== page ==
The jury also rejected Jamie Leigh Jones’ fraud claims against the Houston-based defense contractor.

Jones, 26, had sued KBR and former KBR fireman Charles Boartz, accusing the company of creating a “sexually hostile working environment” at its Camp Hope installation in Iraq in 2005. She named Boartz as one of the alleged rapists.

Boartz, 34, denied raping Jones, saying the two engaged in consensual sex. The jurors agreed with Boartz.

The jury also found that KBR did not commit fraud by inducing Jones to enter into an employment contract.

By answering “no” to those two questions, jurors were not obligated to continue deliberations on other questions in the jury charge.

The month-long trial ended earlier this week, with both sides delivering closing statements on Thursday. The jury deliberated about five hours on Thursday and six hours Friday.

Jones sued KBR in 2007, accusing employees of the former Halliburton subsidiary of imprisoning her in a shipping container for more than six hours after she reported the alleged attack. She testified during the trial that she was denied food, water or the opportunity to call home for help.

In closing statements Thursday, Jones’ lawyers said the company gave the green light for other employees to commit similar offenses by neglecting to enforce its sexual harassment policies as far back as the late 1990s.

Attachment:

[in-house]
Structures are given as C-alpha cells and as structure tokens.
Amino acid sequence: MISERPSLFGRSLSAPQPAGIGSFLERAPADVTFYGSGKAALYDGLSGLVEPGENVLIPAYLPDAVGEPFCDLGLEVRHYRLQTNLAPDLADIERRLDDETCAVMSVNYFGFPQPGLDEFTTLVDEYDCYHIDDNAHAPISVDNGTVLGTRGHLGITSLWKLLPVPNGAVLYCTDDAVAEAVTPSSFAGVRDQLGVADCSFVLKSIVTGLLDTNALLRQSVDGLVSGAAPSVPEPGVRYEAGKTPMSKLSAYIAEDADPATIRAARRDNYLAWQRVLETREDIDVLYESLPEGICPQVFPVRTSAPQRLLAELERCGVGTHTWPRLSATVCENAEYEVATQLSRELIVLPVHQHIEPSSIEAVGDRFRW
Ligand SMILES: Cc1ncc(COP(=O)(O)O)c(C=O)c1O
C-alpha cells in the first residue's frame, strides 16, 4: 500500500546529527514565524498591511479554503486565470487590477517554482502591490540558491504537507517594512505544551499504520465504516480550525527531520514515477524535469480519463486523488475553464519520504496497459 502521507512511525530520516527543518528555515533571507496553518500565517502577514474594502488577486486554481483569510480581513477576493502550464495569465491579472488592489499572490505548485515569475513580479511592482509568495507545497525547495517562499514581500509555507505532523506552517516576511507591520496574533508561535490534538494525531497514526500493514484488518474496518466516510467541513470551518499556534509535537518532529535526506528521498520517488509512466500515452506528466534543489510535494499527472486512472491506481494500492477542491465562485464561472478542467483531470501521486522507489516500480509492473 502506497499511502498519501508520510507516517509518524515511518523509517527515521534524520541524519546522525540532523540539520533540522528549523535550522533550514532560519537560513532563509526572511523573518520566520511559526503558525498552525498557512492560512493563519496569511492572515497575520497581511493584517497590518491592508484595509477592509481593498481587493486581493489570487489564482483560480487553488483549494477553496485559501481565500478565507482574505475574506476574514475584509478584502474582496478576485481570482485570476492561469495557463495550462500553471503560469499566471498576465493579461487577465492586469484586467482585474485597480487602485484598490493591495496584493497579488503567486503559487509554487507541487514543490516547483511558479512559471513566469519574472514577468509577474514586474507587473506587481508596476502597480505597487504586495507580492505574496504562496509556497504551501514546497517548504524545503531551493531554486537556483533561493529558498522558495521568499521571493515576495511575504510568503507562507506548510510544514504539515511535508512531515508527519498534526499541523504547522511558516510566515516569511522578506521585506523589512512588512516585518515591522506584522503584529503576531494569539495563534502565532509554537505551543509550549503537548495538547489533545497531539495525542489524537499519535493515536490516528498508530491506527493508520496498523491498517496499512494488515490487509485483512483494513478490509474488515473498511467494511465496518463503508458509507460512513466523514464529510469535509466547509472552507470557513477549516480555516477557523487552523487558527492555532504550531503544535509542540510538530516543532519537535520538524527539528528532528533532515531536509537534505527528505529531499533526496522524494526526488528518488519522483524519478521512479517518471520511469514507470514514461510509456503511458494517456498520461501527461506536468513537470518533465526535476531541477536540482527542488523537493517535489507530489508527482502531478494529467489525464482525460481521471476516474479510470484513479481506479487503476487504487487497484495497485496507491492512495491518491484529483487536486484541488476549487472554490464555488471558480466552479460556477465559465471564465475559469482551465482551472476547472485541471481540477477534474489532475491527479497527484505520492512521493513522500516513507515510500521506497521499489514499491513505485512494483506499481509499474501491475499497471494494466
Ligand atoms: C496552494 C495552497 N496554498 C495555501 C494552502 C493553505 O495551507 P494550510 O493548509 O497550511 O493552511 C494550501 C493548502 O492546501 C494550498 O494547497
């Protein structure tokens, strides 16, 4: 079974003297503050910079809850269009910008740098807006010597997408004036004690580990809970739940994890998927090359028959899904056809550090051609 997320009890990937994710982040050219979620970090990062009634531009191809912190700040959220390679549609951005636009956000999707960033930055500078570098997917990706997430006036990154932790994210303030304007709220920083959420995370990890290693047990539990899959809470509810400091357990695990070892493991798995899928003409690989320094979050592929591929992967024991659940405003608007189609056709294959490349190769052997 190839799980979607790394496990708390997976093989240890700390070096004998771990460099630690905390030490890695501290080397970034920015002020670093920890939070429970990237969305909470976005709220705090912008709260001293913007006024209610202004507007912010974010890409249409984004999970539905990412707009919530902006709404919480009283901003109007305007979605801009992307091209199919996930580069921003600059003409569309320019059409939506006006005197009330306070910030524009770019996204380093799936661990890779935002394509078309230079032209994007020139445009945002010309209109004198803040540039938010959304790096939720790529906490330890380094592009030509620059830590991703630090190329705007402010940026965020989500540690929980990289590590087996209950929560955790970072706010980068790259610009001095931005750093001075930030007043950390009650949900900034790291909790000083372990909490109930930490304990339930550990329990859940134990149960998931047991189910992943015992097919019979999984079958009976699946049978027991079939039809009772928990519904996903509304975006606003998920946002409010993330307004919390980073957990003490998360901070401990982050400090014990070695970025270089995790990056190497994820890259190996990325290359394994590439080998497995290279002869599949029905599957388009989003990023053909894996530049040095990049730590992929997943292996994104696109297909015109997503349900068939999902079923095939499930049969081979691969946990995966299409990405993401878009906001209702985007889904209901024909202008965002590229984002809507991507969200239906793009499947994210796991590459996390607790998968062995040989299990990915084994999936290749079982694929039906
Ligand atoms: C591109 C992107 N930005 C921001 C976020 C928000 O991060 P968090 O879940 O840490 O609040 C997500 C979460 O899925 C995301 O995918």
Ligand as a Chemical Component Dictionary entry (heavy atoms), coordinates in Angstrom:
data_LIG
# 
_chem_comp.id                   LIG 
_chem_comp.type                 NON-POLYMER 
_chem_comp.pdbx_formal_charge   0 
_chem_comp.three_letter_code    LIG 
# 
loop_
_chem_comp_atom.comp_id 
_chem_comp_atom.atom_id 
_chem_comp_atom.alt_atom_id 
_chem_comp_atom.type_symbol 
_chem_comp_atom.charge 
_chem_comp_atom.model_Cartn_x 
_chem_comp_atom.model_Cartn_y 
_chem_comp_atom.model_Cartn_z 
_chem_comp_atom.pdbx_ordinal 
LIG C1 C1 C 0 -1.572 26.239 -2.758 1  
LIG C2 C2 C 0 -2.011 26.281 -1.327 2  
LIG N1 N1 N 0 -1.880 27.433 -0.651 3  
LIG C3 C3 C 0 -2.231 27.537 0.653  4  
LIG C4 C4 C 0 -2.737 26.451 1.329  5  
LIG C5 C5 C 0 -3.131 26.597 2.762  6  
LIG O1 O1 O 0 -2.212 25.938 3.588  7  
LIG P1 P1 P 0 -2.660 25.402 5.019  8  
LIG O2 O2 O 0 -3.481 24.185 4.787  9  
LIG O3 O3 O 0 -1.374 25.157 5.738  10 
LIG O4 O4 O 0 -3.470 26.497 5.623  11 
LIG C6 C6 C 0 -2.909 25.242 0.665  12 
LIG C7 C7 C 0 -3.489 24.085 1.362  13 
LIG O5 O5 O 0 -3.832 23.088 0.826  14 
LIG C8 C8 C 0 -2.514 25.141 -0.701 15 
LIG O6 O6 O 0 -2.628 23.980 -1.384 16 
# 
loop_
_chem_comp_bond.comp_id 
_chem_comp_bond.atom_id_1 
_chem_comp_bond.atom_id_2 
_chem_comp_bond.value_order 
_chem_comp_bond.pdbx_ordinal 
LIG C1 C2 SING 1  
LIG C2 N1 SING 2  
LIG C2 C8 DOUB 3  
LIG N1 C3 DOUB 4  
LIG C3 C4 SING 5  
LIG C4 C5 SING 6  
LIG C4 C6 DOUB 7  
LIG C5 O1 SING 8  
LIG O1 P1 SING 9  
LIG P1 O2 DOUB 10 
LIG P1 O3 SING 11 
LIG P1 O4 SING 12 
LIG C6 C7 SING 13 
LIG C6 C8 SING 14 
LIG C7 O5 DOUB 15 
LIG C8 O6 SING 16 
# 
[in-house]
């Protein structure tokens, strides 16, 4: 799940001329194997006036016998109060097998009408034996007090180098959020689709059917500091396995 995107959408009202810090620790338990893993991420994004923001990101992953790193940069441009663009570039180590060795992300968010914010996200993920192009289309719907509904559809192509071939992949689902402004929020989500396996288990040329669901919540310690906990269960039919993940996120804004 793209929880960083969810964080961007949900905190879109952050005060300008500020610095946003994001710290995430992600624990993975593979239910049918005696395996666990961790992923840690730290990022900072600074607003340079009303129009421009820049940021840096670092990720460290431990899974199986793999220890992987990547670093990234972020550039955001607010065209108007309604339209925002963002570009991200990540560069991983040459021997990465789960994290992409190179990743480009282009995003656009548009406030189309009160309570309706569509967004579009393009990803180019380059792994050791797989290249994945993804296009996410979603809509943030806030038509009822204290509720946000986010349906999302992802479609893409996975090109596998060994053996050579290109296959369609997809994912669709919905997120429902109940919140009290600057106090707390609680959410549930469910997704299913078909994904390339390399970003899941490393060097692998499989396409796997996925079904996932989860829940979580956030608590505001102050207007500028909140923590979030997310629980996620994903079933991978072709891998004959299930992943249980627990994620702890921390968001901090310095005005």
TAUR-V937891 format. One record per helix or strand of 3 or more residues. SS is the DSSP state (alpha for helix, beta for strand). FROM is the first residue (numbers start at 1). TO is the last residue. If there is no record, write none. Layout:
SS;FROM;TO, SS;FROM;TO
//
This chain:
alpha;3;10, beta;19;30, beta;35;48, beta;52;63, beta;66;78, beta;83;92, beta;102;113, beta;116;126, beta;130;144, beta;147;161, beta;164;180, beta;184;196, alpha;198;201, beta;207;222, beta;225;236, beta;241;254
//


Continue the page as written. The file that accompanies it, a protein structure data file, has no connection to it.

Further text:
Lawyers for KBR and Boartz accused Jones of making up the attack, pointing out that doctors’ tests showed no sign of drugs in her system after the alleged incident. Defense attorneys throughout the trial accused Jones of lying repeatedly on company documents and questioned what they said where inconsistencies in her story.

Jones’ lawyers asked jurors to order KBR to pay up to 5 percent of its net worth in actual and punitive damages, which they said would have amounted to more than $114 million

Please see the original story at The Houston Chronicle

 

July 8, 2011 Posted by | Civilian Contractors, Halliburton, Iraq, KBR, Legal Jurisdictions, Rape, Safety and Security Issues, Sexual Assault | , , , , , | Leave a comment

Defense Defines Sexual Assault for Contractors

From Courthouse News Service July 7, 2011

WASHINGTON (CN) – The Department of Defense has issued regulations to ensure private military contractor employees accompanying U.S. Armed Forces are made aware of the agency’s definition of sexual assault.
The regulations clarify that many of the offenses addressed in the definition are covered under the Uniform Code of Military Justice.
The regulations also require contractors to make employees aware that some sexual assault offenses in the definition are not covered by the Uniform Code of Military Justice, but they may nevertheless have consequences to contractor employees.
“[T]he term ‘sexual assault’ is defined as intentional sexual contact, characterized by use of force, threats, intimidation, abuse of authority, or when the victim does not or cannot consent. Sexual assault includes rape, forcible sodomy (oral or anal sex), and other unwanted sexual contact that is aggravated, abusive, or wrongful (to include unwanted and inappropriate sexual contact), or attempts to commit these acts,” according to Department of Defense Directive 6495.01 E2.1.13, as amended in 2008. The same section also defines consent.